Recently, I discussed an article that argued that we may have avoided the so-called “ad block apocalypse.” Today, a new study may signal quite the opposite. This new study by PageFair says that ad-blocking increased 30% worldwide year-over-year. I was dubious at the time of the prior article, and this confirms my suspicions that the situation is getting worse.
The interesting thing in this study is that it gets at the difference in behavior between Asia-Pacififc users versus US/Europe users. It seems that users in the US and Europe are, for the moment, primarily concerned with malware.
In contrast, the vast majority of ad-blocking on traditional computers, whose use similarly jumped 17 percent last year, to 236 million devices, is still restricted mainly to the United States and Europe. In those regions, people’s efforts to block malware disguised as online advertising has been the main motivation for downloading ad blockers.
Thus, their usage (for the moment) is limited mostly to the desktop.
On the other hand, users in Asia-Pacific, who represent the vast majority of mobile ad-block usage, are doing so because of costly mobile data plans.
Across the developing world, ad-blocking software is primarily used by people to save on often costly data packages by removing video and other data-hungry advertisements from mobile websites.
I guess that this may be important to you depending on which markets that your content is targeting. However, the experts cited seem to believe that behavior in the US and Europe will change and mobile usage will increase.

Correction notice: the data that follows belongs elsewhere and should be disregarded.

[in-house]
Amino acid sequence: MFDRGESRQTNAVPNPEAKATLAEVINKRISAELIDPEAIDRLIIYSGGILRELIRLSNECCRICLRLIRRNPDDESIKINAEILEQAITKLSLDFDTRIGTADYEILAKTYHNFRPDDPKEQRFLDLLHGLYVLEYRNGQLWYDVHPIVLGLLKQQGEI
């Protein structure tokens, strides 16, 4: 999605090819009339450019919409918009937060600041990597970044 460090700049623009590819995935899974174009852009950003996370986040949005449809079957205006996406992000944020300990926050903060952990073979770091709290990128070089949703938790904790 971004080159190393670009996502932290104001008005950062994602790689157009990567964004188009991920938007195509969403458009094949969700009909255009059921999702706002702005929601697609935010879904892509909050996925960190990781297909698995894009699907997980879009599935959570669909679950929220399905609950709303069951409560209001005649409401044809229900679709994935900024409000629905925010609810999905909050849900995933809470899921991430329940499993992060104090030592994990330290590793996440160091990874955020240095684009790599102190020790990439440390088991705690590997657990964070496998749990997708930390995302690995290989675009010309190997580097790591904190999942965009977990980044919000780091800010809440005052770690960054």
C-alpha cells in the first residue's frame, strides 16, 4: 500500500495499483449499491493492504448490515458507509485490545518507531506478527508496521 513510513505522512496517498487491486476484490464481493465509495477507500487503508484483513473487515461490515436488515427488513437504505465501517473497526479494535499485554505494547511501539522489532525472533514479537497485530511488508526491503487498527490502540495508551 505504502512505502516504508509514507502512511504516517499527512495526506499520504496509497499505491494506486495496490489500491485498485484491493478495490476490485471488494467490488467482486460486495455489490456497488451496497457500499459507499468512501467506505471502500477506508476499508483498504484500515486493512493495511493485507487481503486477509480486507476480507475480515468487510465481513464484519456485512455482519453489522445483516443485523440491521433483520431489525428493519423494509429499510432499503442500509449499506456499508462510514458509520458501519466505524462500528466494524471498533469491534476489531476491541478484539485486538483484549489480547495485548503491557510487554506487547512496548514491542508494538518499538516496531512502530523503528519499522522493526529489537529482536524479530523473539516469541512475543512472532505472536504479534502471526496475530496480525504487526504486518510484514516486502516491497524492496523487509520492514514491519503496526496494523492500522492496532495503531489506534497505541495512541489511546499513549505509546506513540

A common refrain we see as a solution is:
“The best way for the industry to tackle this problem is to deliver compelling ad experiences that consumers won’t want to block.”
Except, that’s the thing about ad-blockers, they are the nuclear option from a user standpoint. It’s not like on my TV where I can mute or fast-forward (with a DVR of course) ads that I don’t want to see. In this case, I see no ads - so how exactly would I ever know that there is an ad that I don’t want to block if I am already blocking it. That’s simply a recipe for maintaining the status quo at best rather than moving towards a viable solution for content creators/publishers. Given that the content model of the web is currently broken (as I’ve said many, many, many, many times before), that is not a strategy for success.
What is? If I only knew, I’d be doing it.